Tesla's Complaint to Electrical Engineer Editor w/ Response
Mr. Tesla to His Friends.
New York, Nov. 18, 1898
46 & 48 East Houston St.
Editor of The Electrical Engineer, 120 Liberty St., New York City.
Sir — By publishing in your columns of Nov. 17 my recent contribution to the Electro-Therapeutic Society you have finally succeeded — after many vain attempts made during a number of years — in causing me a serious injury. It has cost me great pains to write that paper, and I have expected to see it appear among other dignified contributions of its kind, and, I confess, the wound is deep. But you will have no opportunity for inflicting a similar one, as I propose to take better care of my papers in the future. In what manner you have secured this one in advance of other electrical periodicals who had an equal right to the same, rests with the secretary of the society to explain.
Your editorial comment would not concern me in the least, were it not my duty to take note of it. On more than one occasion you have offended me, but in my qualities both as Christian and philosopher I have always forgiven you and only pitied you for your errors. This time, though, your offence is graver than the previous ones, for you have dared to cast a shadow on my honor.
No doubt you must have in your possession, from the illustrious men whom you quote, tangible proofs in support of your statement reflecting on my honesty. Being a bearer of great honors from a number of American universities, it is my duty, in view of the slur thus cast upon them, to exact from you that in your next issue you produce these, together with this letter, which in justice to myself, I am forwarding to other electrical journals. In the absence of such proofs, I require that, together with the preceding, you publish instead a complete and humble apology for your insulting remark which reflects on me as well as on those who honor me.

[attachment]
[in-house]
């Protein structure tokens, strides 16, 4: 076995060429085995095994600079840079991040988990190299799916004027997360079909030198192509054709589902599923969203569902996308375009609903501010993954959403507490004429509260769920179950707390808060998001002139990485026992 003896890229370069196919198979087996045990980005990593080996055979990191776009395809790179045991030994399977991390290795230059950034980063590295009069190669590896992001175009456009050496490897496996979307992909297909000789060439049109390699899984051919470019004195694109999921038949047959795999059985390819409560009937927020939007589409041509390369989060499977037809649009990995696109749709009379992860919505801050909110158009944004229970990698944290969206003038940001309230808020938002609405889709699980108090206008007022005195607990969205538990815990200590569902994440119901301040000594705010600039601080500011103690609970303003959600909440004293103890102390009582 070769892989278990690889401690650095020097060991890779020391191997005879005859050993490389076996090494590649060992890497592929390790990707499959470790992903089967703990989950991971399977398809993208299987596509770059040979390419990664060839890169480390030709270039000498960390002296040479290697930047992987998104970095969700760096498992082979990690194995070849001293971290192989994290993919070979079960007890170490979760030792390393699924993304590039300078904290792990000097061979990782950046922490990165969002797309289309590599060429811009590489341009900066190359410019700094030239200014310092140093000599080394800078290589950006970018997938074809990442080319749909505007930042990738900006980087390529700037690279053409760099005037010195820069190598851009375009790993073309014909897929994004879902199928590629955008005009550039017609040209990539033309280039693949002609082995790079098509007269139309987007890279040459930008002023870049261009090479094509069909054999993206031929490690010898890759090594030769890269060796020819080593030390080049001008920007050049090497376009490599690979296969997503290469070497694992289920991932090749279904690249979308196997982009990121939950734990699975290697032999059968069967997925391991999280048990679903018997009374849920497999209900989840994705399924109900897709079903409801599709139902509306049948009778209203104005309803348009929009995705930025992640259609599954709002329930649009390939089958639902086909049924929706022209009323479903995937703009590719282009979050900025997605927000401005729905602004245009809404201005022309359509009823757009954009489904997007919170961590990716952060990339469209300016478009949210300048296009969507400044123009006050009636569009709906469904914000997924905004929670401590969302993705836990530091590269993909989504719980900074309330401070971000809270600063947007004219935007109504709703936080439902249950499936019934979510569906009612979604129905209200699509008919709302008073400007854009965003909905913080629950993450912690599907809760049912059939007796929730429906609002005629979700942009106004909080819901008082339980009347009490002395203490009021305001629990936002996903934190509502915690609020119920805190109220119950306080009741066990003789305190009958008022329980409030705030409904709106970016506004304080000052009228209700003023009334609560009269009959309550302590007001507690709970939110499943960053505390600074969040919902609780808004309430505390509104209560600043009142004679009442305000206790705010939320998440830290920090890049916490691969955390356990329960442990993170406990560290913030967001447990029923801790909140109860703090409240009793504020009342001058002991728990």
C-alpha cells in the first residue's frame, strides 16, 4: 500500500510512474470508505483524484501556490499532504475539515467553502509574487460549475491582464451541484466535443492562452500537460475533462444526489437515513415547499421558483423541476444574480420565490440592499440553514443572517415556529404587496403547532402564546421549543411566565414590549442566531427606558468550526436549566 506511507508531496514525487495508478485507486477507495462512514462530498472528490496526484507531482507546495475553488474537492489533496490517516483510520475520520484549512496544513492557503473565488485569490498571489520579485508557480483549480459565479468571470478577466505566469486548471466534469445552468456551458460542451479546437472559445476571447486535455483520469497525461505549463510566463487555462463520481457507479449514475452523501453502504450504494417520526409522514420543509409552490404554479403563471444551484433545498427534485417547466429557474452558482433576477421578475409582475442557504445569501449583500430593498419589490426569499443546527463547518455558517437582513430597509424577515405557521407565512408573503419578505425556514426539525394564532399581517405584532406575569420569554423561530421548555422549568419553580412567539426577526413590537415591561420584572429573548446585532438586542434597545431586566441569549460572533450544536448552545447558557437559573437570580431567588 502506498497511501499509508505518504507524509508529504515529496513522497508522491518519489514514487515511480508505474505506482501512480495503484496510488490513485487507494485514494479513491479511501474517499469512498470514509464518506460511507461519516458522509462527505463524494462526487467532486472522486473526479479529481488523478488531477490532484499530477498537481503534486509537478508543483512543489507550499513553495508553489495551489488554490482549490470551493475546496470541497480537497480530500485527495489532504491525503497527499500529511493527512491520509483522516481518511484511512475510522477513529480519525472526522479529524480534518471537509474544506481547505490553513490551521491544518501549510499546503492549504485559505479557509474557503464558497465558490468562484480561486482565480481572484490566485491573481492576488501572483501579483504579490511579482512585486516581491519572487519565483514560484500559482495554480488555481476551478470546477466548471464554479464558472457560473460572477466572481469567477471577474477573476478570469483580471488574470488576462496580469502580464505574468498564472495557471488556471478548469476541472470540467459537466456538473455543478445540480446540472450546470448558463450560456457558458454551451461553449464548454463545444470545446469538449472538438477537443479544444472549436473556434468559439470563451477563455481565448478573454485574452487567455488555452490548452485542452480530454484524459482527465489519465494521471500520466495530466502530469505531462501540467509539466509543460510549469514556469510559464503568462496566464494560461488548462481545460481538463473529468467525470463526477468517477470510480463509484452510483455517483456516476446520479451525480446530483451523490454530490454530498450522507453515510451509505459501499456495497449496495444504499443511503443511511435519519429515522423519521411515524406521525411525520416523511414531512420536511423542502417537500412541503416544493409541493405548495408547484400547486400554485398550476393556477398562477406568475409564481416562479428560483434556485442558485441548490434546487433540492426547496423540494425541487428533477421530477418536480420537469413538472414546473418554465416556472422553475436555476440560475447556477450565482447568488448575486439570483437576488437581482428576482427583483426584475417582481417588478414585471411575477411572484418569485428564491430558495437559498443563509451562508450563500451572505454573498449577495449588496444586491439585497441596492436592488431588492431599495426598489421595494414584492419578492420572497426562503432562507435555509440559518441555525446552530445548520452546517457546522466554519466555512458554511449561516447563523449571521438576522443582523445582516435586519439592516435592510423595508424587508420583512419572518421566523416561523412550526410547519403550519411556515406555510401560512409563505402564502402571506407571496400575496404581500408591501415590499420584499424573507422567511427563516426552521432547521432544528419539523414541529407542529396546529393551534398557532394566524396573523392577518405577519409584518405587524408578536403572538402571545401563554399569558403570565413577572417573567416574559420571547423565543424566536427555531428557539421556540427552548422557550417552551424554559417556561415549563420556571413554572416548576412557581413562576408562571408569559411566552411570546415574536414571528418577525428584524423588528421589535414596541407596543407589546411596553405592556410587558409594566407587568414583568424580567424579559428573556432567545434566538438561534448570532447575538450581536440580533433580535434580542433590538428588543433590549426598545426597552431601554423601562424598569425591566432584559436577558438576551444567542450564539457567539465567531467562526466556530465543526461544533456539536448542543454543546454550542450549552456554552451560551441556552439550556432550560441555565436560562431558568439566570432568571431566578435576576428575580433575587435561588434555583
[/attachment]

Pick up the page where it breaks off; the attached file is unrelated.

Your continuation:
On this condition I will again forgive you; but I would advise you to limit yourself in your future attacks to statements for which you are not liable to be punished by law.
His Friends to Mr. Tesla
One of the foremost electrical inventors of this country, whose name is known around the world, has been kind enough to say that The Electrical Engineer made Mr. Tesla. This is an attribution that we naturally put aside, for it is a man’s own work that makes or unmakes him, but we do plead guilty to the fact that for these ten years past we have done whatever mortals could do to bring Mr. Tesla forward and secure for him the recognition that was duly his. Not only in the columns of this and other journals, but in magazines and books we have striven with all the ability we possessed to explain Mr. Tesla’s ideas. The record is before all men. If there is a line or a word in it that seeks to do Mr. Tesla “serious injury,” we demand its production by him. The man, whoever he be, who says we have ever in word or deed or thought tried to do Mr. Tesla any sort of injury, lies.
Within the last year or two Mr. Tesla has, it seems to us, gone far beyond the possible in the ideas he has put forth, and he has to-day behind him a long trail of beautiful but unfinished inventions. By mild criticism and milder banter, not being able to lend Mr. Tesla the cordial support of earlier years of real achievement, we have only very lately endeavored to express our doubts and to urge him to the completion of some one of the many desirable or novel things promised. We believe this to be true friendship.